Scientists at the Niels Bohr Institute, University of Copenhagen, have come up with a new approach that uses a machine-learning algorithm to classify all gamma-ray bursts (GRBs), rapid highly energetic explosions in distant galaxies, without needing to find an afterglow.
Astronomers believe that GRBs can be classified into two groups: Shorter GRBs that have a burst duration of less than 1 second and longer GRBs that have a burst duration of up to a few minutes. Both groups are overlapping. Along with this, scientists used to believe that longer bursts are produced after the collapse of massive stars, while the merger of neutron stars might instead cause shorter bursts.
However, without the ability to separate the two groups and pinpoint their properties, it has been impossible to test these ideas.
Up until now, it has just been conceivable to determine the kind of a GRB about 1% of the time, when a telescope had the option to point at the burst location rapidly enough to get residual light, called an afterglow. This has been such an essential step, that cosmologists have created overall systems fit for hindering other work and repointing enormous telescopes close to the disclosure of a new burst.
Thanks to a newly developed method, now astronomers can easily distinguish all GRBs without needing to find an afterglow. Using their method, scientists identified a clean separation between long and short GRBs. Their work, carried out under the supervision of Charles Steinhardt, will bring astronomers a step closer to understanding GRB’s.
Charles Steinhardt, Associate Professor at the Cosmic Dawn Center of the Niels Bohr Institute, explains, “This breakthrough may prove the key to finally discovering the origins of these mysterious bursts. Now that we have two complete sets available, we can start exploring the differences between them. So far, there had not been a tool to do that.”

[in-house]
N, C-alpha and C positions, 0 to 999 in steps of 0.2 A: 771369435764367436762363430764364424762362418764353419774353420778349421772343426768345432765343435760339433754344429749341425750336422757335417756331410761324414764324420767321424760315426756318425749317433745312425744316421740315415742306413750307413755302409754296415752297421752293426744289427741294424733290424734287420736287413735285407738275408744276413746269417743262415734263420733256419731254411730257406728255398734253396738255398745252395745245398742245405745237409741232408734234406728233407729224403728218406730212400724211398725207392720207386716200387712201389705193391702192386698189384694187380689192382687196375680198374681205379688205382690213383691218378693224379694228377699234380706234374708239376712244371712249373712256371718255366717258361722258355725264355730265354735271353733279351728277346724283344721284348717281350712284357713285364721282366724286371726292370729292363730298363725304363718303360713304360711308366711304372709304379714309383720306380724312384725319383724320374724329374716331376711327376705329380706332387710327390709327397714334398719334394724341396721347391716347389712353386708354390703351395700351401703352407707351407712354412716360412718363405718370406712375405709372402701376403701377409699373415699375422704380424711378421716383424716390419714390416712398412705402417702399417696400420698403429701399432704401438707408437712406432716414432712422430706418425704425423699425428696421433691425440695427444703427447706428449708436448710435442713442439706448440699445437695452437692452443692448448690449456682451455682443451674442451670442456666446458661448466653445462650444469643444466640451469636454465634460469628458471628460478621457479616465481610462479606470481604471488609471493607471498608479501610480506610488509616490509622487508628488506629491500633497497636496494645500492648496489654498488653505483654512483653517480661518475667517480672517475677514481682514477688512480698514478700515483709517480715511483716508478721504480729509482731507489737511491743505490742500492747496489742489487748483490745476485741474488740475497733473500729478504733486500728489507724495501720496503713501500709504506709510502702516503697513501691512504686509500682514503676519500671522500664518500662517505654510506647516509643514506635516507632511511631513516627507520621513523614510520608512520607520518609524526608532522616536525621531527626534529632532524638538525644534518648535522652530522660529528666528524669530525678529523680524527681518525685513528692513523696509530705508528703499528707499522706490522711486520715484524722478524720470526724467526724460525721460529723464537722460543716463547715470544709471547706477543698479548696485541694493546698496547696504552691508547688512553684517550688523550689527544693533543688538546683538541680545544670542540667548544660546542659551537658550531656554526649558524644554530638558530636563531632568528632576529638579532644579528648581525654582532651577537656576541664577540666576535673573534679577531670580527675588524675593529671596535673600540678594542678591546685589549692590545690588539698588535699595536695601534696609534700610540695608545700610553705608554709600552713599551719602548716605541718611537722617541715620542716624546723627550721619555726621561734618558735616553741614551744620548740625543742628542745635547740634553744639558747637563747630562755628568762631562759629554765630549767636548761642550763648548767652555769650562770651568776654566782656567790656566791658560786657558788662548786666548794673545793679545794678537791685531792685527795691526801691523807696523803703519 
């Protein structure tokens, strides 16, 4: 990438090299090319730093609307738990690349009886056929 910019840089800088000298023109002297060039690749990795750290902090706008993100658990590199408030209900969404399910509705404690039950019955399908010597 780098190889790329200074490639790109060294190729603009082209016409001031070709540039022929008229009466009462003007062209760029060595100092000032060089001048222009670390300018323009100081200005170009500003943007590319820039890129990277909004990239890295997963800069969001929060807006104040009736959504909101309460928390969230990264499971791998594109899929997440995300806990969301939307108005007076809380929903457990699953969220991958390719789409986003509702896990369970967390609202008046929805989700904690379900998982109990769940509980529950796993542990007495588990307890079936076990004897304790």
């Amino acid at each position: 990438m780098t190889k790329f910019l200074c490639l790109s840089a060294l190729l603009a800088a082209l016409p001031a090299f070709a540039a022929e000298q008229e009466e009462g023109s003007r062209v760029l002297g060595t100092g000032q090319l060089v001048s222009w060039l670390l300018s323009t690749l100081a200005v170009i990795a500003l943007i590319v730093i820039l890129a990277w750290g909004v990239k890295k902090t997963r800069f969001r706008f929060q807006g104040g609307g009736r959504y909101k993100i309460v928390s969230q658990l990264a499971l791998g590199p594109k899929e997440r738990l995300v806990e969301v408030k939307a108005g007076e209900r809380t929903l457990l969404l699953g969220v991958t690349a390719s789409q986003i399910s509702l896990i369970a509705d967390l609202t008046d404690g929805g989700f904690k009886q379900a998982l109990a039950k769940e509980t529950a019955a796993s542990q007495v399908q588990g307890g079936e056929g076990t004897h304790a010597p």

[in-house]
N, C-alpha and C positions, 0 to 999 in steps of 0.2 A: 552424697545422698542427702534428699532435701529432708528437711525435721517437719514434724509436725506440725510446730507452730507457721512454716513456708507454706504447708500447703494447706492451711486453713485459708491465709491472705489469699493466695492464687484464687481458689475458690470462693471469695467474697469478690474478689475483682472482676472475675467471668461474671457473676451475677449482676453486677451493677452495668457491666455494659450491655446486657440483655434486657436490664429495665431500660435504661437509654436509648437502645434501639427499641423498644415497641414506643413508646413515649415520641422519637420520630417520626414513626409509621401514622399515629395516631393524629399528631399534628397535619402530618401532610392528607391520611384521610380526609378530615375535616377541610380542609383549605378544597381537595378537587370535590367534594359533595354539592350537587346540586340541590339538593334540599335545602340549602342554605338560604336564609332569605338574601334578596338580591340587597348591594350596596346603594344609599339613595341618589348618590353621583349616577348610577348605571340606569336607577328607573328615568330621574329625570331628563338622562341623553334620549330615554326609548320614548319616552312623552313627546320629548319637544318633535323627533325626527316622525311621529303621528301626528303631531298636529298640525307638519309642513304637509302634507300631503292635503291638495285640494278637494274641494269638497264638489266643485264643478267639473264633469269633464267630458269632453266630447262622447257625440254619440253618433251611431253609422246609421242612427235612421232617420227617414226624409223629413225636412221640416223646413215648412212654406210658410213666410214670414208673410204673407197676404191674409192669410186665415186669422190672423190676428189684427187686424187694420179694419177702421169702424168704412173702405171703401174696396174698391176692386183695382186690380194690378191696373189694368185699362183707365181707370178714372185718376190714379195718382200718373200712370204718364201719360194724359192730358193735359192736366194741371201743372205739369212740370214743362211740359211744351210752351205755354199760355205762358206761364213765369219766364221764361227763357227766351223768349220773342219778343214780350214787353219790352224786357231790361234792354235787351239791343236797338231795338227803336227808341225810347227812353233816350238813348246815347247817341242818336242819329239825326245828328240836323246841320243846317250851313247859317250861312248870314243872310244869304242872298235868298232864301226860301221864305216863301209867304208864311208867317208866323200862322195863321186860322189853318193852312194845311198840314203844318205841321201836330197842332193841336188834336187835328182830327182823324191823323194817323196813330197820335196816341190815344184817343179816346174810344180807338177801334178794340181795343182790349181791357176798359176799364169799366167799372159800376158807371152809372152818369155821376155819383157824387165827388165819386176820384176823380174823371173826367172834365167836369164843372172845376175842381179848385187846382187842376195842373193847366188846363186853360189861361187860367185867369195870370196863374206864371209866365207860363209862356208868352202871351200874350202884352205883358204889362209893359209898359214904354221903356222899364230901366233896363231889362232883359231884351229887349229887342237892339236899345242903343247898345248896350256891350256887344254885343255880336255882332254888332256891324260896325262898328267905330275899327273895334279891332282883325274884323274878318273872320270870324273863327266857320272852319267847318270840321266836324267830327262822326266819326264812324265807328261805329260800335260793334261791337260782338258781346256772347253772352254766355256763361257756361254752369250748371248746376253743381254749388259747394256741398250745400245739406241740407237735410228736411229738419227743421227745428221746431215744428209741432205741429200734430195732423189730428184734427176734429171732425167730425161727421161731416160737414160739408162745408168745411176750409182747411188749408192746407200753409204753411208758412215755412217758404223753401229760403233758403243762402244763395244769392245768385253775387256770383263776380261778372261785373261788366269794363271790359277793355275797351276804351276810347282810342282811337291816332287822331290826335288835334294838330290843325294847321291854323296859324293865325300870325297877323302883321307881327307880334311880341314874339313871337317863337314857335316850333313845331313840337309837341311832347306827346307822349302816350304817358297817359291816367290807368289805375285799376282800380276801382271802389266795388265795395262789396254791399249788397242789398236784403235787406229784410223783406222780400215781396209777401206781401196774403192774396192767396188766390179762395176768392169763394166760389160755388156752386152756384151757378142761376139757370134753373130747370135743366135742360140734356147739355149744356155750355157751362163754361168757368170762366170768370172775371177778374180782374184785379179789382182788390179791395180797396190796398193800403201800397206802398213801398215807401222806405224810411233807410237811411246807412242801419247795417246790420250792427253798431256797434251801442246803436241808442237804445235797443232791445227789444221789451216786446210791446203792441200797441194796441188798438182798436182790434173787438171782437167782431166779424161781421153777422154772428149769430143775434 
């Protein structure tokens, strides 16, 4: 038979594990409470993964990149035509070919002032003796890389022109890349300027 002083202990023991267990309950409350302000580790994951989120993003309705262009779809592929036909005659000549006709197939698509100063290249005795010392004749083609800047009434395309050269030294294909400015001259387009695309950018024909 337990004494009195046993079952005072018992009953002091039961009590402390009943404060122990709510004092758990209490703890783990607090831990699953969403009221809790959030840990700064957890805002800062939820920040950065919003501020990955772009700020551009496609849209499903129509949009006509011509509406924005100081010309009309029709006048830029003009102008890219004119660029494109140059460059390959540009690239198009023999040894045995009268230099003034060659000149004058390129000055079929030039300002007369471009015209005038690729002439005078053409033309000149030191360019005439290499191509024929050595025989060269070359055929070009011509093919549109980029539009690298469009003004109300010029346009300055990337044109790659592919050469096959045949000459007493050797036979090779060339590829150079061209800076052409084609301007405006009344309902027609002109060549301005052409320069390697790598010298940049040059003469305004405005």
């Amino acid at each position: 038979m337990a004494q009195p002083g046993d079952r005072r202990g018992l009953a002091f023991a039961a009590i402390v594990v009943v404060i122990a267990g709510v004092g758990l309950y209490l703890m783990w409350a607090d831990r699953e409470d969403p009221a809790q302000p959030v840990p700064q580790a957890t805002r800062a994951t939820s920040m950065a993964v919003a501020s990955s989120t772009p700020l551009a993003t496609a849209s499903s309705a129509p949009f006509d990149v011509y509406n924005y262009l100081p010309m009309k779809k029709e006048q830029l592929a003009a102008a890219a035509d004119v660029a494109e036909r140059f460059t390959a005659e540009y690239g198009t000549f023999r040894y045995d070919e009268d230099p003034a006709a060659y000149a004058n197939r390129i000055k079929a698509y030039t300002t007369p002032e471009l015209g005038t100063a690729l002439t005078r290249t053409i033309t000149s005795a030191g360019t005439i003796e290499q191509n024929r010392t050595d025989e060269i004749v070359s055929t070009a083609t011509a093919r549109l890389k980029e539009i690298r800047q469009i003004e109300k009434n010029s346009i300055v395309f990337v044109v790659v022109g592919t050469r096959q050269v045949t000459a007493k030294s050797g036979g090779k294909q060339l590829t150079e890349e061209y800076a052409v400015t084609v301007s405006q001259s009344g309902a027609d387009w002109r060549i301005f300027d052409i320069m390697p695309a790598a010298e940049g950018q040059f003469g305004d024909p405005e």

The group, led by a first-year B.Sc. Physics students Johann Bock Severin, Christian Kragh Jespersen, and Jonas Vinther, applied a machine-learning algorithm to classify GRBs.
Students encoded all available information on GRB’s using the machine learning algorithm t-SNE. The t-distributed Stochastic neighborhood embedding algorithm takes complex, high-dimensional data and produces a simplified and visually accessible map. It does so without interfering with the structure of the dataset.
Christian Kragh Jespersen said, “The unique thing about this approach is that t-SNE doesn’t force there to be two groups. You let the data speak for itself and tell you how it should be classified.”
Johann Bock Severin said, “The preparation of the feature space – the input you give the algorithm – was the most challenging part of the project. Essentially, the students had to prepare the dataset in such a way that its most important features would stand out.”
Christian Kragh Jespersen said, “I like to compare it to hanging your data points from the ceiling in a dark room. Our main problem was to figure out from what direction we should shine a light on the data to make the separations visible.”
Charles Steinhardt said, “By the time we got to the end of the course, it was clear we had quite a significant result. This essentially is step 0 in understanding GRB’s. For the first time, we can confirm that shorter and longer GRB’s are indeed completely separate things.”
- Christian K. Jespersen et al. An Unambiguous Separation of Gamma-Ray Bursts into Two Classes from Prompt Emission Alone, 15 June 2020, Astrophysical Journal Letters. DOI: 10.3847/2041-8213/ab964d